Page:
Tito Tops (Part Two)

Editor's Note: The special championship commemorative issue of Diehard has just been released. The following piece on Terry Francona appears in the magazine. We hope you enjoy this free preview of our content and that you subscribe to Diehard by clicking on the links at the end of the story! (Part two of two)

The comeback against the Yankees in the 2004 ALCS began in Game Three, when Francona turned to scheduled Game Four starter Tim Wakefield and had him absorb 3 1/3 ugly innings in a 19-8 thrashing in order to preserve the rest of the bullpen. The trio of Keith Foulke, Alan Embree and Mike Timlin combined to throw 12 innings over the final four Sox wins.

"If we tried to keep it within one touchdown, it would have saved some embarrassment that night," Francona said. "But it wasn't the right thing for us to win."

And it was Mark Bellhorn—whom Francona didn't bench even after he went 2-for-25 in his first seven playoff games—who delivered pivotal homers in Games Six and Seven of the ALCS and Game One of the World Series.

Francona's approach was rewarded again in this year's playoffs. During the regular season. Francona limited Jonathan Papelbon largely to one-inning stints. The Sox also shut down Hideki Okajima for nearly two weeks in September and exercised caution with Manny Ramirez (oblique) and Kevin Youkilis (wrist) as they battled injuries over the final month.

Francona's caution paid off when he was able to use Papelbon for four outs or more six times in seven playoff appearances after using him in such fashion four times in 59 regular season outings. Okajima threw 7 1/3 shutout innings in the AL playoffs before he tired a bit in the World Series while Ramirez and Youkilis combined to hit .369 (35-for-95) in the playoffs.

"We play a season here where everybody dissects—starting with [the media]—every game as if it's a football game, pitch by pitch, inning by inning, move by move," Curt Schilling said. "And everybody wants him to manage every game of the season like it's a playoff game and he understands he can't. He understands his players, he understands his people and he understands the long-term implications of all that. He never wavers from who he is."

Francona proved his patience is not limitless by benching Coco Crisp for Jacoby Ellsbury prior to Game Six of the ALCS, but Ellsbury made his manager look prescient by hitting .375 over the final six playoff games and enjoying a brilliant World Series. And Francona displayed an uncanny touch by putting Crisp in for defensive purposes in the ninth inning of Game Seven of the ALCS. Crisp, of course, made the clinching catch as he crashed into the triangle to retrieve a fly ball off the bat of Casey Blake.

The ALCS comeback began when Josh Beckett—the public's overwhelming choice to start Game Four on three days rest—instead took the mound in Game Five and tossed eight sterling innings. Dustin Pedroia, who had just five hits in his first 29 playoff at-bats, had 12 hits in his final 31 at-bats. He delivered five RBI in Game Seven of the ALCS and hit a leadoff homer in Game One of the World Series.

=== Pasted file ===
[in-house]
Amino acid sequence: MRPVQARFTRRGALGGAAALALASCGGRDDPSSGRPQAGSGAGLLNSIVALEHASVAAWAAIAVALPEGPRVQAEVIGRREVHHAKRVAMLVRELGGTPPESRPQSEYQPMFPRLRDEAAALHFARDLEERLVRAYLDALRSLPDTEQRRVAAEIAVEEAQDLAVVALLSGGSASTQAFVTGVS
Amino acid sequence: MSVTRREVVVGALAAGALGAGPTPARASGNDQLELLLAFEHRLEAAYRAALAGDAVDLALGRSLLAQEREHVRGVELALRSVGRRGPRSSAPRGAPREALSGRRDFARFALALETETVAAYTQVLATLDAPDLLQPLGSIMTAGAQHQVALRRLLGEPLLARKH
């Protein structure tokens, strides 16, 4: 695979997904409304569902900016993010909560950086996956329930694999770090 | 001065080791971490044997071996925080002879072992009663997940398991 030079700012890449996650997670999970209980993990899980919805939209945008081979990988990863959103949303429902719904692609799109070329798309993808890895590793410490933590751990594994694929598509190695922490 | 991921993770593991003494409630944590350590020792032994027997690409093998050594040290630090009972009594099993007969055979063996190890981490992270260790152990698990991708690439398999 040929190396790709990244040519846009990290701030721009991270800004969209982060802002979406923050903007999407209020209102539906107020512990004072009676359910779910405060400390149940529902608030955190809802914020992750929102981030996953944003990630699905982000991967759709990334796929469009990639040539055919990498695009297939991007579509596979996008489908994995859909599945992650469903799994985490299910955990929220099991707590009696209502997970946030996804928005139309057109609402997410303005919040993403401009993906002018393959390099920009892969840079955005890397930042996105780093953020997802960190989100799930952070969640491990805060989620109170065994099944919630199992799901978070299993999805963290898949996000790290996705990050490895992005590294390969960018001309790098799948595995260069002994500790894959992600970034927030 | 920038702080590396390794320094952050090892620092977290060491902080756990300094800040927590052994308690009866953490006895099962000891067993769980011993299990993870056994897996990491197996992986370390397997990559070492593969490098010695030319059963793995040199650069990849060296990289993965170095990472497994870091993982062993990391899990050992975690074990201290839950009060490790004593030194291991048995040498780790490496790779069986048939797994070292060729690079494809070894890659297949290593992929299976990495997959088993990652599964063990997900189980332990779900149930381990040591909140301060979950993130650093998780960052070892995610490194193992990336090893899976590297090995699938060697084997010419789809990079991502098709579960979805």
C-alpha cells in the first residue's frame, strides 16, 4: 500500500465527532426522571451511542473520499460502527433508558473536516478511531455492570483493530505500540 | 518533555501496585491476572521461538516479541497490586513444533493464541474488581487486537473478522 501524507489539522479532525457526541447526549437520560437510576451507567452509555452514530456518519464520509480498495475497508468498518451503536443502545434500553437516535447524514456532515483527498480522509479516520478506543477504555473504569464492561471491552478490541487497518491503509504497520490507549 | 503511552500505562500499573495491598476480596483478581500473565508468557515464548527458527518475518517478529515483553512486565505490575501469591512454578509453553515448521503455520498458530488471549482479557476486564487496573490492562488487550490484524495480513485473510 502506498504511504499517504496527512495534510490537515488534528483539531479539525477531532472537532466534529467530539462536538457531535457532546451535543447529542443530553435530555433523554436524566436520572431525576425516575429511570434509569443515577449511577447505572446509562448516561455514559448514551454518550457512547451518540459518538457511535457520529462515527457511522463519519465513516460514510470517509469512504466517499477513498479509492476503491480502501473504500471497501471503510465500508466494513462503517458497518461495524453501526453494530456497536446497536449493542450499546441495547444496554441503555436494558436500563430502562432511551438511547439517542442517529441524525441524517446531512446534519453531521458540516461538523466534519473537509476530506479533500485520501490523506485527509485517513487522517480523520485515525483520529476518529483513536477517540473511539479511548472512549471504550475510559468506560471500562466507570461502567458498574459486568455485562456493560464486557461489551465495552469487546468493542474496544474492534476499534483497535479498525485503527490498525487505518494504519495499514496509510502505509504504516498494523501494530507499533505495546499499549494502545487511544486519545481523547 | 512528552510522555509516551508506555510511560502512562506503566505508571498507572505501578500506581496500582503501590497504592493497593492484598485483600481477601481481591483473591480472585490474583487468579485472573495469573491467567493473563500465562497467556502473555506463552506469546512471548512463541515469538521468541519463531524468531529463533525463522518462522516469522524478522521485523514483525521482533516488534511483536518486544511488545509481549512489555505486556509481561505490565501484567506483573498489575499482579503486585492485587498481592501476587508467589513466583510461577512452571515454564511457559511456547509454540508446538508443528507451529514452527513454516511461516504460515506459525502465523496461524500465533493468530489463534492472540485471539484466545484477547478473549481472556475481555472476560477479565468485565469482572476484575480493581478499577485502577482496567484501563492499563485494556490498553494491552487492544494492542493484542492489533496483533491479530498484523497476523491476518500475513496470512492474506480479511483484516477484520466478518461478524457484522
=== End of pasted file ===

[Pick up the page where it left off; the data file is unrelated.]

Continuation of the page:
And with the Sox trailing the Indians three games to one in the ALCS, Francona showed up to an off-day workout in Cleveland Oct. 17 and talked fantasy football with players. "It was just another day," Alex Cora said. "He's talking about trades in the fantasy league. He doesn't want to talk about the game. That's great for us."

The ever-present bottle of Metamucil on his desk makes it clear Francona spends just about every waking moment thinking about the Sox. Such thoughts are more consuming now than they were in 2004, when Francona admits he was blissfully unaware of just how passionately Boston followed the Sox.

"I actually think in '04, I was oblivious to a lot of the surroundings, and I think it made my job easier," Francona said. "I started feeling the responsibility of every game a lot more because I understood more what it meant to people around here. I think it made it tougher."

That was apparent during the regular season, when Francona was edgier and less forthcoming than he was during his first three campaigns. But he seemed more relaxed during the playoffs, as if he was at peace with the knowledge that a short playoff series would not validate or invalidate what he and the Sox accomplished in successfully carrying out an organizational plan throughout a challenging regular season.

"Really, truly, to me, what I enjoy is the journey," Francona said prior to the "Rolling Rally" Oct. 30. "I think I'm glad that that part has sunk in. [He didn't] have to wait until the last out to think this was special. What happened along the way was pretty special for me."

And as for how much credit Francona does—or does not—receive for the Sox' success and whether or not he's viewed as luminously as a Torre or a Scioscia? "I think if you put the players and the organization first, your personal things take care of themselves," Francona said prior to "Rolling Rally II" Oct. 30. "I believe that. Look, I'm standing here today, we've won two World Series. That's good enough. I don't ever think I feel the need to talk about myself.

"I don't think there's any room in this job for my ego to show through. It doesn't work."


Diehard managing editor Jerry Beach can be reached at diehardmag@yahoo.com. To receive a free issue of Diehard, call 888-501-5752. To subscribe to Diehard or diehardmagazine.com, please CLICK HERE

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